Inland acquires four Jewel-Osco stores
Inland Real Estate Acquisitions, one of the most active acquirers of retail real estate in the U.S. has closed on the purchase of four Chicagoland Jewel-Osco stores.
All of the supermarkets have been signed to new 20-year leases. The locations:
• 1869 South Arlington Heights Road, 61,475 sq. ft., Arlington Heights, Ill.
• 1340 Patriot Boulevard, 63,523 sq. ft., Glenview, Ill.
• 1759 West Odgen Avenue, 64,977 sq. ft., Naperville, Ill.
• 7122 West 40th Street, 58,647 sq. ft., Stickney, Ill.
“These Jewel-Oscos are staples in their community, with sales ranging from $27 million to $33 million per year for each store,” said Inland Real Estate Acquisitions president Joe Cosenza. “They are well-established and in prime locations with an average three-mile household income of $108,000 and an average three-mile population of 128,000 customers for all four stores.”
To date, Inland has acquired more than more than $45 billion worth of real estate, $27 billion of which are retail properties.
E-commerce growth fuels warehouse demand — and higher land prices
E-commerce expansion has companies scrambling to expand their warehouse networks — but their efforts come with hefty price tags.
As e-commerce players continue their quest to shorten their delivery windows, more companies are eager to operate warehouses close to where their customers reside. Besides struggling to find available industrially-zoned land — especially near cities, now companies are facing a new challenge.
A new study from real estate services firm CBRE said that some plots of land now cost twice the amount they did a year ago. This is especially true in major markets, including Atlanta and Houston, according to CNBC.
The CBRE study, which is based on 10 U.S. markets, revealed that the average price for “large industrial parcels” (50 to 100 acres) now sits at more than $100,000 per acre. This is a jump from about $50,000 a year ago. The cost of land for smaller warehouses in or near cities — like those used for last-mile or same-day delivery — rose to more than $250,000 an acre, up 25% from 2016 to 2017, according to Recode.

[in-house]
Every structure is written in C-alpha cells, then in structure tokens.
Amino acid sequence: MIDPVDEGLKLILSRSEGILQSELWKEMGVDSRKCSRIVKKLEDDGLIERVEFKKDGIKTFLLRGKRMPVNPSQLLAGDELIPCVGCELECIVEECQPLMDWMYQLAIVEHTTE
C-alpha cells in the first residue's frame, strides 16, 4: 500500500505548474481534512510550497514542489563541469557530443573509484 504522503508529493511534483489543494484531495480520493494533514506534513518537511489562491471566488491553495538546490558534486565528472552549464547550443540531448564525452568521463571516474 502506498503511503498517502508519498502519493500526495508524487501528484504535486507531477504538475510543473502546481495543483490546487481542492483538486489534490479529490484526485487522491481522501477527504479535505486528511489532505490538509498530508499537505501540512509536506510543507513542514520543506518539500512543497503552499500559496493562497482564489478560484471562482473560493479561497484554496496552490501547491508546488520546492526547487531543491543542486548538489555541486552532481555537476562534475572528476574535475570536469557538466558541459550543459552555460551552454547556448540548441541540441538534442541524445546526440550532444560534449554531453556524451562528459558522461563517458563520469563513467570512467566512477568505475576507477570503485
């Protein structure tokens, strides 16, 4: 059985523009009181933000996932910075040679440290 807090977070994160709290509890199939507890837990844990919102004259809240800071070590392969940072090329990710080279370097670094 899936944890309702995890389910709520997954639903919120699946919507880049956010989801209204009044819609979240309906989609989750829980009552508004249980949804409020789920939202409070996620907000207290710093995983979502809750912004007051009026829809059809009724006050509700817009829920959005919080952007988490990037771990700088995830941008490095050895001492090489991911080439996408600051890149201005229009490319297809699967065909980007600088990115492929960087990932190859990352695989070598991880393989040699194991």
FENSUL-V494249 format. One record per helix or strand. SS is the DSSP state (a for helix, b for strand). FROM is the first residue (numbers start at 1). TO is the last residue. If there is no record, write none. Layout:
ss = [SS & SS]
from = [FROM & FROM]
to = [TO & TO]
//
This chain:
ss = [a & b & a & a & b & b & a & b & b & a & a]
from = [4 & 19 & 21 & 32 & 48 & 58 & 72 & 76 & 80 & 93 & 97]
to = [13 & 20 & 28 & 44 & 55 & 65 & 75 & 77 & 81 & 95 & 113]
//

In CBRE’s study, David Egan, the group’s global head of industrial and logistics research, said that one way to avoid high land costs is to repurpose vacant malls and retail centers into warehouses. While that process has begun, the concept is not yet widespread.
Escalating prices will also slow the availability of land and building supply to catch up with retailer demand.
“This situation won’t go away any time soon, because the markets where distribution centers are most in demand — typically near or in densely populated city centers — have scant available land for industrial uses,” Egan said in the CNBC report.
Texas center executes four leases totaling 105K sq. ft.
Wendland Plaza in Killeen, Texas, is a joint that’s jumping—and it’s not just due to the Altitude Trampoline Park set to open there later this year.
The Woodmont Company reported it has signed four leases totaling 105,851 sq. ft. at the property, which is owned by Killeen ATM LLC. The stores and sizes, all opening in 2018, are:
• Conn’s Home Plus, 45,000 sq. ft.
• Conn’s Home Plus, 45,000 sq. ft.
• Altitude Trampoline Park, 44,580 sq. ft.
• Dollar Tree, 10,500 sq. ft.
• Lumber Liquidators, 5,771 sq. ft.
Located at the northwest corner of Highway 190 and Fort Hood Street, the a 205,224-sq.-ft. Wendland Plaza is adjacent to the main housing subdivision for Fort Hood, the largest military base in the U.S. with more than 60,000 soldiers and family members.